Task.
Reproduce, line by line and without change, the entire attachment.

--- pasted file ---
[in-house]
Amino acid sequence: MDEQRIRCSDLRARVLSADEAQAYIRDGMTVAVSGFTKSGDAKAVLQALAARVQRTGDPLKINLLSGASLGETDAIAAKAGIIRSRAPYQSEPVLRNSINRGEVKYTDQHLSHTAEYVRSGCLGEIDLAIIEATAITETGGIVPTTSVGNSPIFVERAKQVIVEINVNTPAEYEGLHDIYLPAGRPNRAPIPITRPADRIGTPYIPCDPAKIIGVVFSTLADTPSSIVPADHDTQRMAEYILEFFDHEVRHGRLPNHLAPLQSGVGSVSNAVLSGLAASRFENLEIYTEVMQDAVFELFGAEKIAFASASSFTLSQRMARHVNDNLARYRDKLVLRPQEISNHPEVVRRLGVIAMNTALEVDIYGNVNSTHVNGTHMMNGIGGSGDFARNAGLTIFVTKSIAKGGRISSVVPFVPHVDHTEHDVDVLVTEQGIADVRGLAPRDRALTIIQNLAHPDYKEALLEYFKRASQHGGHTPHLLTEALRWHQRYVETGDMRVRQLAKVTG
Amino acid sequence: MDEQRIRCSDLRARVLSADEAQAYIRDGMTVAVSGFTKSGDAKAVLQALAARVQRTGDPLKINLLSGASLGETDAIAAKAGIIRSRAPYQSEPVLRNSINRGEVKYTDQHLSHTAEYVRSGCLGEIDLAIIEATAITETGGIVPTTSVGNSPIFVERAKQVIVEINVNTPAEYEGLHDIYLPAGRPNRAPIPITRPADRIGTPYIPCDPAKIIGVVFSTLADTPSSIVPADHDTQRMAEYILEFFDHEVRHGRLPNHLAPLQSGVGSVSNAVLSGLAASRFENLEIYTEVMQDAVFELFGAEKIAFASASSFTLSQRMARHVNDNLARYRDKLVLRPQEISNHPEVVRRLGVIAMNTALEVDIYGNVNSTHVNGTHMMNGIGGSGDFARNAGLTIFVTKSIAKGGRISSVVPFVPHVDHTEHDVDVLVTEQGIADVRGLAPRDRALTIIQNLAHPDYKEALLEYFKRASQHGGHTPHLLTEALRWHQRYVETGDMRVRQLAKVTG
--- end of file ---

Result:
[in-house]
Amino acid sequence: MDEQRIRCSDLRARVLSADEAQAYIRDGMTVAVSGFTKSGDAKAVLQALAARVQRTGDPLKINLLSGASLGETDAIAAKAGIIRSRAPYQSEPVLRNSINRGEVKYTDQHLSHTAEYVRSGCLGEIDLAIIEATAITETGGIVPTTSVGNSPIFVERAKQVIVEINVNTPAEYEGLHDIYLPAGRPNRAPIPITRPADRIGTPYIPCDPAKIIGVVFSTLADTPSSIVPADHDTQRMAEYILEFFDHEVRHGRLPNHLAPLQSGVGSVSNAVLSGLAASRFENLEIYTEVMQDAVFELFGAEKIAFASASSFTLSQRMARHVNDNLARYRDKLVLRPQEISNHPEVVRRLGVIAMNTALEVDIYGNVNSTHVNGTHMMNGIGGSGDFARNAGLTIFVTKSIAKGGRISSVVPFVPHVDHTEHDVDVLVTEQGIADVRGLAPRDRALTIIQNLAHPDYKEALLEYFKRASQHGGHTPHLLTEALRWHQRYVETGDMRVRQLAKVTG
Amino acid sequence: MDEQRIRCSDLRARVLSADEAQAYIRDGMTVAVSGFTKSGDAKAVLQALAARVQRTGDPLKINLLSGASLGETDAIAAKAGIIRSRAPYQSEPVLRNSINRGEVKYTDQHLSHTAEYVRSGCLGEIDLAIIEATAITETGGIVPTTSVGNSPIFVERAKQVIVEINVNTPAEYEGLHDIYLPAGRPNRAPIPITRPADRIGTPYIPCDPAKIIGVVFSTLADTPSSIVPADHDTQRMAEYILEFFDHEVRHGRLPNHLAPLQSGVGSVSNAVLSGLAASRFENLEIYTEVMQDAVFELFGAEKIAFASASSFTLSQRMARHVNDNLARYRDKLVLRPQEISNHPEVVRRLGVIAMNTALEVDIYGNVNSTHVNGTHMMNGIGGSGDFARNAGLTIFVTKSIAKGGRISSVVPFVPHVDHTEHDVDVLVTEQGIADVRGLAPRDRALTIIQNLAHPDYKEALLEYFKRASQHGGHTPHLLTEALRWHQRYVETGDMRVRQLAKVTG